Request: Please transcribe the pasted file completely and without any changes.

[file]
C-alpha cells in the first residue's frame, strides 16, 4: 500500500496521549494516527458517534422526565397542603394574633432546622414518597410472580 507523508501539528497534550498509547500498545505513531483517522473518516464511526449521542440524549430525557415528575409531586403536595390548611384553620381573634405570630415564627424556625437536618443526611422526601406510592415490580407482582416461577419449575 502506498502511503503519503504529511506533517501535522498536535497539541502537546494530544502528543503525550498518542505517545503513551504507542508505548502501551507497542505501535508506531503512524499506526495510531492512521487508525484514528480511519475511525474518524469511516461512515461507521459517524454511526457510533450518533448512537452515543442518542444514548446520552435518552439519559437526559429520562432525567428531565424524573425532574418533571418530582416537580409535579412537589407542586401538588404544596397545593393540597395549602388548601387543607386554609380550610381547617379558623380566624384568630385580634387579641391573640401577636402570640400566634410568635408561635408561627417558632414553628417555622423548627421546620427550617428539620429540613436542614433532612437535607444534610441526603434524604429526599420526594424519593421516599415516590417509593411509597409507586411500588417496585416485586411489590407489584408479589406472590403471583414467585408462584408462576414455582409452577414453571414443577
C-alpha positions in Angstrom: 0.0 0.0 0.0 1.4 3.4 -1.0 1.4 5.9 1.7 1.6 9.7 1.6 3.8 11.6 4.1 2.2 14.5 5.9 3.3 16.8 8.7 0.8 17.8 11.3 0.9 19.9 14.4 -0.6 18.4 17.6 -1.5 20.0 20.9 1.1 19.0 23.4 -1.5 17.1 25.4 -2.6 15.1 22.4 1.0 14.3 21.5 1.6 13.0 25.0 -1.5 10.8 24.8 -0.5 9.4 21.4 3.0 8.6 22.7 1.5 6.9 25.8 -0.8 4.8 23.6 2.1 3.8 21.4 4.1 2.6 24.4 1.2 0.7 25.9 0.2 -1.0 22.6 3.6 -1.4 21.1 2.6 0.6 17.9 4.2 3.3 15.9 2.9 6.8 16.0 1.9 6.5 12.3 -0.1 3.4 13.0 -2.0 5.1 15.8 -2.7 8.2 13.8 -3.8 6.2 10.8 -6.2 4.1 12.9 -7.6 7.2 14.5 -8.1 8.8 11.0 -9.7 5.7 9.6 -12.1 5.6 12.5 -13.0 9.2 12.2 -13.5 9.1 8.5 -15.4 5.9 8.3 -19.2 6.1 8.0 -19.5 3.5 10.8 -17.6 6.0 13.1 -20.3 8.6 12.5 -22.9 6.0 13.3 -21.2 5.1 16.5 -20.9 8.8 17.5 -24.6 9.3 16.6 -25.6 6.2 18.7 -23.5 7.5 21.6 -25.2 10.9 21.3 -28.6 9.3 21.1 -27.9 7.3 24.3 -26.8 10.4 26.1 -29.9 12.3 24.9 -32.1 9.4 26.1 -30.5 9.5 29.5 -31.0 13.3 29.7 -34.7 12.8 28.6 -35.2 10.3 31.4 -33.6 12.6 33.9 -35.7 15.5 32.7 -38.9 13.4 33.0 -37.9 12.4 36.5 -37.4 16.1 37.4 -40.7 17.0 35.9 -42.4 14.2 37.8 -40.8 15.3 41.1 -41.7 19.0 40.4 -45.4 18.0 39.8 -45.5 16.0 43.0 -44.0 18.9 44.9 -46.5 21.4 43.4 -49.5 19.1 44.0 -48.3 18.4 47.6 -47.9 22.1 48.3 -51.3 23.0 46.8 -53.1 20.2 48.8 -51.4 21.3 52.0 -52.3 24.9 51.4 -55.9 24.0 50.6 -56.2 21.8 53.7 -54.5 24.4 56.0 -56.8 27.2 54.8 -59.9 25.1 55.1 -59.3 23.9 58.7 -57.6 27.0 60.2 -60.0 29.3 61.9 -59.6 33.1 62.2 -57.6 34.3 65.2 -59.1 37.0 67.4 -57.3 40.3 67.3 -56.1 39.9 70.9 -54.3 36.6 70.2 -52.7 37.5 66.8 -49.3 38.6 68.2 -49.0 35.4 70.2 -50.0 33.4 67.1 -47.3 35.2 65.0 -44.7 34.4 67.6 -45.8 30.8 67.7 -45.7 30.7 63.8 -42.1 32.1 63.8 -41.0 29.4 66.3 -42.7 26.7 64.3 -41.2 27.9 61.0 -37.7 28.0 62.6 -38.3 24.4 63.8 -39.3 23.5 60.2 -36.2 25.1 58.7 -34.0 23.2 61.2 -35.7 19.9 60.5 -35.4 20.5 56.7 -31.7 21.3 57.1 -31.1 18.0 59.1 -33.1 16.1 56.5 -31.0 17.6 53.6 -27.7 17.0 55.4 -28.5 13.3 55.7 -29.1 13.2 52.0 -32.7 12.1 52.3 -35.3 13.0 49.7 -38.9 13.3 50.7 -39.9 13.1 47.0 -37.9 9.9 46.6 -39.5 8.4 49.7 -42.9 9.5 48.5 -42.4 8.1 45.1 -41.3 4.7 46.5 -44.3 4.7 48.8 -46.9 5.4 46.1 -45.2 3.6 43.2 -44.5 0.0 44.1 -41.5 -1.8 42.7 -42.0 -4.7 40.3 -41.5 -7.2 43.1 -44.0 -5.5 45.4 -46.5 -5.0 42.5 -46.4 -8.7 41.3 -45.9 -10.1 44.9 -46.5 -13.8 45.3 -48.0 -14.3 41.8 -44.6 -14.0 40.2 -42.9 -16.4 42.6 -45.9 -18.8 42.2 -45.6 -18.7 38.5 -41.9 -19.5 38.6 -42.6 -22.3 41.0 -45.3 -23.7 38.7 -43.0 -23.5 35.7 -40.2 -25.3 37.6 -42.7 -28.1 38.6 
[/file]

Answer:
C-alpha cells in the first residue's frame, strides 16, 4: 500500500496521549494516527458517534422526565397542603394574633432546622414518597410472580 507523508501539528497534550498509547500498545505513531483517522473518516464511526449521542440524549430525557415528575409531586403536595390548611384553620381573634405570630415564627424556625437536618443526611422526601406510592415490580407482582416461577419449575 502506498502511503503519503504529511506533517501535522498536535497539541502537546494530544502528543503525550498518542505517545503513551504507542508505548502501551507497542505501535508506531503512524499506526495510531492512521487508525484514528480511519475511525474518524469511516461512515461507521459517524454511526457510533450518533448512537452515543442518542444514548446520552435518552439519559437526559429520562432525567428531565424524573425532574418533571418530582416537580409535579412537589407542586401538588404544596397545593393540597395549602388548601387543607386554609380550610381547617379558623380566624384568630385580634387579641391573640401577636402570640400566634410568635408561635408561627417558632414553628417555622423548627421546620427550617428539620429540613436542614433532612437535607444534610441526603434524604429526599420526594424519593421516599415516590417509593411509597409507586411500588417496585416485586411489590407489584408479589406472590403471583414467585408462584408462576414455582409452577414453571414443577
C-alpha positions in Angstrom: 0.0 0.0 0.0 1.4 3.4 -1.0 1.4 5.9 1.7 1.6 9.7 1.6 3.8 11.6 4.1 2.2 14.5 5.9 3.3 16.8 8.7 0.8 17.8 11.3 0.9 19.9 14.4 -0.6 18.4 17.6 -1.5 20.0 20.9 1.1 19.0 23.4 -1.5 17.1 25.4 -2.6 15.1 22.4 1.0 14.3 21.5 1.6 13.0 25.0 -1.5 10.8 24.8 -0.5 9.4 21.4 3.0 8.6 22.7 1.5 6.9 25.8 -0.8 4.8 23.6 2.1 3.8 21.4 4.1 2.6 24.4 1.2 0.7 25.9 0.2 -1.0 22.6 3.6 -1.4 21.1 2.6 0.6 17.9 4.2 3.3 15.9 2.9 6.8 16.0 1.9 6.5 12.3 -0.1 3.4 13.0 -2.0 5.1 15.8 -2.7 8.2 13.8 -3.8 6.2 10.8 -6.2 4.1 12.9 -7.6 7.2 14.5 -8.1 8.8 11.0 -9.7 5.7 9.6 -12.1 5.6 12.5 -13.0 9.2 12.2 -13.5 9.1 8.5 -15.4 5.9 8.3 -19.2 6.1 8.0 -19.5 3.5 10.8 -17.6 6.0 13.1 -20.3 8.6 12.5 -22.9 6.0 13.3 -21.2 5.1 16.5 -20.9 8.8 17.5 -24.6 9.3 16.6 -25.6 6.2 18.7 -23.5 7.5 21.6 -25.2 10.9 21.3 -28.6 9.3 21.1 -27.9 7.3 24.3 -26.8 10.4 26.1 -29.9 12.3 24.9 -32.1 9.4 26.1 -30.5 9.5 29.5 -31.0 13.3 29.7 -34.7 12.8 28.6 -35.2 10.3 31.4 -33.6 12.6 33.9 -35.7 15.5 32.7 -38.9 13.4 33.0 -37.9 12.4 36.5 -37.4 16.1 37.4 -40.7 17.0 35.9 -42.4 14.2 37.8 -40.8 15.3 41.1 -41.7 19.0 40.4 -45.4 18.0 39.8 -45.5 16.0 43.0 -44.0 18.9 44.9 -46.5 21.4 43.4 -49.5 19.1 44.0 -48.3 18.4 47.6 -47.9 22.1 48.3 -51.3 23.0 46.8 -53.1 20.2 48.8 -51.4 21.3 52.0 -52.3 24.9 51.4 -55.9 24.0 50.6 -56.2 21.8 53.7 -54.5 24.4 56.0 -56.8 27.2 54.8 -59.9 25.1 55.1 -59.3 23.9 58.7 -57.6 27.0 60.2 -60.0 29.3 61.9 -59.6 33.1 62.2 -57.6 34.3 65.2 -59.1 37.0 67.4 -57.3 40.3 67.3 -56.1 39.9 70.9 -54.3 36.6 70.2 -52.7 37.5 66.8 -49.3 38.6 68.2 -49.0 35.4 70.2 -50.0 33.4 67.1 -47.3 35.2 65.0 -44.7 34.4 67.6 -45.8 30.8 67.7 -45.7 30.7 63.8 -42.1 32.1 63.8 -41.0 29.4 66.3 -42.7 26.7 64.3 -41.2 27.9 61.0 -37.7 28.0 62.6 -38.3 24.4 63.8 -39.3 23.5 60.2 -36.2 25.1 58.7 -34.0 23.2 61.2 -35.7 19.9 60.5 -35.4 20.5 56.7 -31.7 21.3 57.1 -31.1 18.0 59.1 -33.1 16.1 56.5 -31.0 17.6 53.6 -27.7 17.0 55.4 -28.5 13.3 55.7 -29.1 13.2 52.0 -32.7 12.1 52.3 -35.3 13.0 49.7 -38.9 13.3 50.7 -39.9 13.1 47.0 -37.9 9.9 46.6 -39.5 8.4 49.7 -42.9 9.5 48.5 -42.4 8.1 45.1 -41.3 4.7 46.5 -44.3 4.7 48.8 -46.9 5.4 46.1 -45.2 3.6 43.2 -44.5 0.0 44.1 -41.5 -1.8 42.7 -42.0 -4.7 40.3 -41.5 -7.2 43.1 -44.0 -5.5 45.4 -46.5 -5.0 42.5 -46.4 -8.7 41.3 -45.9 -10.1 44.9 -46.5 -13.8 45.3 -48.0 -14.3 41.8 -44.6 -14.0 40.2 -42.9 -16.4 42.6 -45.9 -18.8 42.2 -45.6 -18.7 38.5 -41.9 -19.5 38.6 -42.6 -22.3 41.0 -45.3 -23.7 38.7 -43.0 -23.5 35.7 -40.2 -25.3 37.6 -42.7 -28.1 38.6 